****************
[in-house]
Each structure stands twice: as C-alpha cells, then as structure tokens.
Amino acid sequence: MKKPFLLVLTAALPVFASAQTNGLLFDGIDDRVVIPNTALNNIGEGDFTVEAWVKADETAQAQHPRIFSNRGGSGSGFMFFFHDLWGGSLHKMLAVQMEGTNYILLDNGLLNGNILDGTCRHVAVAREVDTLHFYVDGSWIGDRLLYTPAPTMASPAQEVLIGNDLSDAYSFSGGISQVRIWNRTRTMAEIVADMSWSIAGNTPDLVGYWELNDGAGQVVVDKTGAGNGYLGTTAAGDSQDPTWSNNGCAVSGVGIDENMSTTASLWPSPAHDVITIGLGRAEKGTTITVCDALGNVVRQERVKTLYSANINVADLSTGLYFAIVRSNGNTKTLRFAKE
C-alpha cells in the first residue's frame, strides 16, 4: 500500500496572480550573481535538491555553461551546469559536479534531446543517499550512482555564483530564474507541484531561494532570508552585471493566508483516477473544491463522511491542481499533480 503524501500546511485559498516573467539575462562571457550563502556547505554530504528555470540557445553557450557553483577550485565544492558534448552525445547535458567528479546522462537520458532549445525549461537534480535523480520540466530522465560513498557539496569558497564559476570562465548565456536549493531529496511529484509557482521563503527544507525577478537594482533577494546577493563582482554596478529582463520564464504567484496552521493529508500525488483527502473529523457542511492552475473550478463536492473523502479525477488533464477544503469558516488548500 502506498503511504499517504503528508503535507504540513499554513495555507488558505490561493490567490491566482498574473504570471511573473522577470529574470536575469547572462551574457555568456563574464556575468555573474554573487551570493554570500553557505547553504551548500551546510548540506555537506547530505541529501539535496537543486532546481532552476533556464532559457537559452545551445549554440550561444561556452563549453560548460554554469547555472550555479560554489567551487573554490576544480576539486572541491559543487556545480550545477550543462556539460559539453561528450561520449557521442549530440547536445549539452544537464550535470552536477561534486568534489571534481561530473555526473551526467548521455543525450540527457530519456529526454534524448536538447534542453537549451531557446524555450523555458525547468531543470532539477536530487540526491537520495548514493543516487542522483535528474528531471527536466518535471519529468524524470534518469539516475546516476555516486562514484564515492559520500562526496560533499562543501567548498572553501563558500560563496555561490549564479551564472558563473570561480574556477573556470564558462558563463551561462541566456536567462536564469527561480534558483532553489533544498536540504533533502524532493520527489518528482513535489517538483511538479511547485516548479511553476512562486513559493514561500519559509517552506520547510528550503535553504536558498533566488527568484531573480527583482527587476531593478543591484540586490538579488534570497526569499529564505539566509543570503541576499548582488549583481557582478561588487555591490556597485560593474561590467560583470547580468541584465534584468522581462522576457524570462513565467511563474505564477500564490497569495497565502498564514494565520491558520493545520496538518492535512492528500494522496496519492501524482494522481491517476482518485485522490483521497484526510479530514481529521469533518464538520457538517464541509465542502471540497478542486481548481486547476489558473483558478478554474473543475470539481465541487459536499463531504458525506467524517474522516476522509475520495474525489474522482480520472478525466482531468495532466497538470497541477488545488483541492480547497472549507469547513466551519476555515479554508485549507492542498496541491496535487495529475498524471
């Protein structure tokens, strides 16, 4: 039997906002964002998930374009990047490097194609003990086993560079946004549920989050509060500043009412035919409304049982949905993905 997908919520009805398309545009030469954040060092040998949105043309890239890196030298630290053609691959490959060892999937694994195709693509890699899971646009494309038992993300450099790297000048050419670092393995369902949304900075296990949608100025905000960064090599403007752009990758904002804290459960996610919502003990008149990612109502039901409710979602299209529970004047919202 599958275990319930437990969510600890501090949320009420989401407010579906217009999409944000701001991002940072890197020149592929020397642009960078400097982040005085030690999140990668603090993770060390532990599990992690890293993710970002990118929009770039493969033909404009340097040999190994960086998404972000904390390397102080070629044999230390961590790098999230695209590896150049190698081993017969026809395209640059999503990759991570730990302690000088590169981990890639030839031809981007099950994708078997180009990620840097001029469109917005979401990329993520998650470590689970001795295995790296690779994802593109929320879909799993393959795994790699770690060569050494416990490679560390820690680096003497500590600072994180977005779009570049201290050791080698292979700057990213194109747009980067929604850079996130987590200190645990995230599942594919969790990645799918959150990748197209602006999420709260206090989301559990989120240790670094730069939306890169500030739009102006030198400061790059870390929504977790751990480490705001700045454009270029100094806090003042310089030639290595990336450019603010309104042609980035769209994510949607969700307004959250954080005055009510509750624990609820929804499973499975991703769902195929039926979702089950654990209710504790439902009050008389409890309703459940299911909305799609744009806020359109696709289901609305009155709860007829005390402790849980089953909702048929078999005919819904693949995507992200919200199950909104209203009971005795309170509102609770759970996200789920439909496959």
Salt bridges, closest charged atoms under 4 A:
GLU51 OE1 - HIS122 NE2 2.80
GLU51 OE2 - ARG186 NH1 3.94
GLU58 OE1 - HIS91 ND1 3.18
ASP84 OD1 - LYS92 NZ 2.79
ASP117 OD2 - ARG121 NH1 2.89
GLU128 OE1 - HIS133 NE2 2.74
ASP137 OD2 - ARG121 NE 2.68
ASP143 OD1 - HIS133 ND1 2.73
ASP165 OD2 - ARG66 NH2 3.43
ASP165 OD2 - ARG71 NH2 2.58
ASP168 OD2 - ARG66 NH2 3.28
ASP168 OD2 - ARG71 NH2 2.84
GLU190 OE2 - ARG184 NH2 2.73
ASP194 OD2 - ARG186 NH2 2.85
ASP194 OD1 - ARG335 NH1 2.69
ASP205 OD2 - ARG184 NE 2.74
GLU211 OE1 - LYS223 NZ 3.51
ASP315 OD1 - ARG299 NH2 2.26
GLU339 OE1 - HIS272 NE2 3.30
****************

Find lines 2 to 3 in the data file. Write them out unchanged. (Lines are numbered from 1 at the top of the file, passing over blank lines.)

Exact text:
Each structure stands twice: as C-alpha cells, then as structure tokens.
Amino acid sequence: MKKPFLLVLTAALPVFASAQTNGLLFDGIDDRVVIPNTALNNIGEGDFTVEAWVKADETAQAQHPRIFSNRGGSGSGFMFFFHDLWGGSLHKMLAVQMEGTNYILLDNGLLNGNILDGTCRHVAVAREVDTLHFYVDGSWIGDRLLYTPAPTMASPAQEVLIGNDLSDAYSFSGGISQVRIWNRTRTMAEIVADMSWSIAGNTPDLVGYWELNDGAGQVVVDKTGAGNGYLGTTAAGDSQDPTWSNNGCAVSGVGIDENMSTTASLWPSPAHDVITIGLGRAEKGTTITVCDALGNVVRQERVKTLYSANINVADLSTGLYFAIVRSNGNTKTLRFAKE